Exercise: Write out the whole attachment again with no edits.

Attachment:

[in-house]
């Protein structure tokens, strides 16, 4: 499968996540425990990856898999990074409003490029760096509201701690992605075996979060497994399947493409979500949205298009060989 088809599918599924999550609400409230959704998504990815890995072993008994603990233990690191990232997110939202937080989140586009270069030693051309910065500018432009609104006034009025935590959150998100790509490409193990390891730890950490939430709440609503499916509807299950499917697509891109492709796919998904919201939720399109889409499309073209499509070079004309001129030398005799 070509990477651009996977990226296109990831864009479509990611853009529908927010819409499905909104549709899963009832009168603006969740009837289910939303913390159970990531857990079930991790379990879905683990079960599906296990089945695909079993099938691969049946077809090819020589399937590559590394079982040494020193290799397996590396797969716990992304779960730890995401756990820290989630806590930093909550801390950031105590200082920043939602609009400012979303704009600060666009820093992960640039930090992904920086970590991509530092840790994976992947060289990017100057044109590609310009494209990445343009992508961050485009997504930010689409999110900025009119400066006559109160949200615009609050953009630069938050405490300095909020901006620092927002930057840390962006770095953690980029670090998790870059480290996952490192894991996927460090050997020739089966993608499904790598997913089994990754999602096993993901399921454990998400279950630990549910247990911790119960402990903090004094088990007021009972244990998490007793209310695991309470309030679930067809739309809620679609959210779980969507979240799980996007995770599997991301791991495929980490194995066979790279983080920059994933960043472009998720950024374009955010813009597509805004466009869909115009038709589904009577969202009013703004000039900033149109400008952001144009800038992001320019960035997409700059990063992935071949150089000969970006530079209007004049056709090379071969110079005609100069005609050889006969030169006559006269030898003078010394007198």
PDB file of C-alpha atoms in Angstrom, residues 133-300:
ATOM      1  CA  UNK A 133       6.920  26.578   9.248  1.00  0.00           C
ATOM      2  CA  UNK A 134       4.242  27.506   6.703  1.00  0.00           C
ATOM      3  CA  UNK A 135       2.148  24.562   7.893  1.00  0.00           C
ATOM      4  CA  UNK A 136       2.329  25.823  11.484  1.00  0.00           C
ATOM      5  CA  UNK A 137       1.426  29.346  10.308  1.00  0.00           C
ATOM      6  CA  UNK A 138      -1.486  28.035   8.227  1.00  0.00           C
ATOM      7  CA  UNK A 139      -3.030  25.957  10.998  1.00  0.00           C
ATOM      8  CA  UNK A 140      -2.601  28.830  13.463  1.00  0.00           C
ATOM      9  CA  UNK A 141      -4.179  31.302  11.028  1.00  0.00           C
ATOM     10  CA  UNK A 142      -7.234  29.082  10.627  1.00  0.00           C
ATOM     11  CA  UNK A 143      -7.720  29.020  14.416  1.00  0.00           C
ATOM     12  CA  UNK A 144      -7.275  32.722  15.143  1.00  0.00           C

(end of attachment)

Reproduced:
[in-house]
């Protein structure tokens, strides 16, 4: 499968996540425990990856898999990074409003490029760096509201701690992605075996979060497994399947493409979500949205298009060989 088809599918599924999550609400409230959704998504990815890995072993008994603990233990690191990232997110939202937080989140586009270069030693051309910065500018432009609104006034009025935590959150998100790509490409193990390891730890950490939430709440609503499916509807299950499917697509891109492709796919998904919201939720399109889409499309073209499509070079004309001129030398005799 070509990477651009996977990226296109990831864009479509990611853009529908927010819409499905909104549709899963009832009168603006969740009837289910939303913390159970990531857990079930991790379990879905683990079960599906296990089945695909079993099938691969049946077809090819020589399937590559590394079982040494020193290799397996590396797969716990992304779960730890995401756990820290989630806590930093909550801390950031105590200082920043939602609009400012979303704009600060666009820093992960640039930090992904920086970590991509530092840790994976992947060289990017100057044109590609310009494209990445343009992508961050485009997504930010689409999110900025009119400066006559109160949200615009609050953009630069938050405490300095909020901006620092927002930057840390962006770095953690980029670090998790870059480290996952490192894991996927460090050997020739089966993608499904790598997913089994990754999602096993993901399921454990998400279950630990549910247990911790119960402990903090004094088990007021009972244990998490007793209310695991309470309030679930067809739309809620679609959210779980969507979240799980996007995770599997991301791991495929980490194995066979790279983080920059994933960043472009998720950024374009955010813009597509805004466009869909115009038709589904009577969202009013703004000039900033149109400008952001144009800038992001320019960035997409700059990063992935071949150089000969970006530079209007004049056709090379071969110079005609100069005609050889006969030169006559006269030898003078010394007198």
PDB file of C-alpha atoms in Angstrom, residues 133-300:
ATOM      1  CA  UNK A 133       6.920  26.578   9.248  1.00  0.00           C
ATOM      2  CA  UNK A 134       4.242  27.506   6.703  1.00  0.00           C
ATOM      3  CA  UNK A 135       2.148  24.562   7.893  1.00  0.00           C
ATOM      4  CA  UNK A 136       2.329  25.823  11.484  1.00  0.00           C
ATOM      5  CA  UNK A 137       1.426  29.346  10.308  1.00  0.00           C
ATOM      6  CA  UNK A 138      -1.486  28.035   8.227  1.00  0.00           C
ATOM      7  CA  UNK A 139      -3.030  25.957  10.998  1.00  0.00           C
ATOM      8  CA  UNK A 140      -2.601  28.830  13.463  1.00  0.00           C
ATOM      9  CA  UNK A 141      -4.179  31.302  11.028  1.00  0.00           C
ATOM     10  CA  UNK A 142      -7.234  29.082  10.627  1.00  0.00           C
ATOM     11  CA  UNK A 143      -7.720  29.020  14.416  1.00  0.00           C
ATOM     12  CA  UNK A 144      -7.275  32.722  15.143  1.00  0.00           C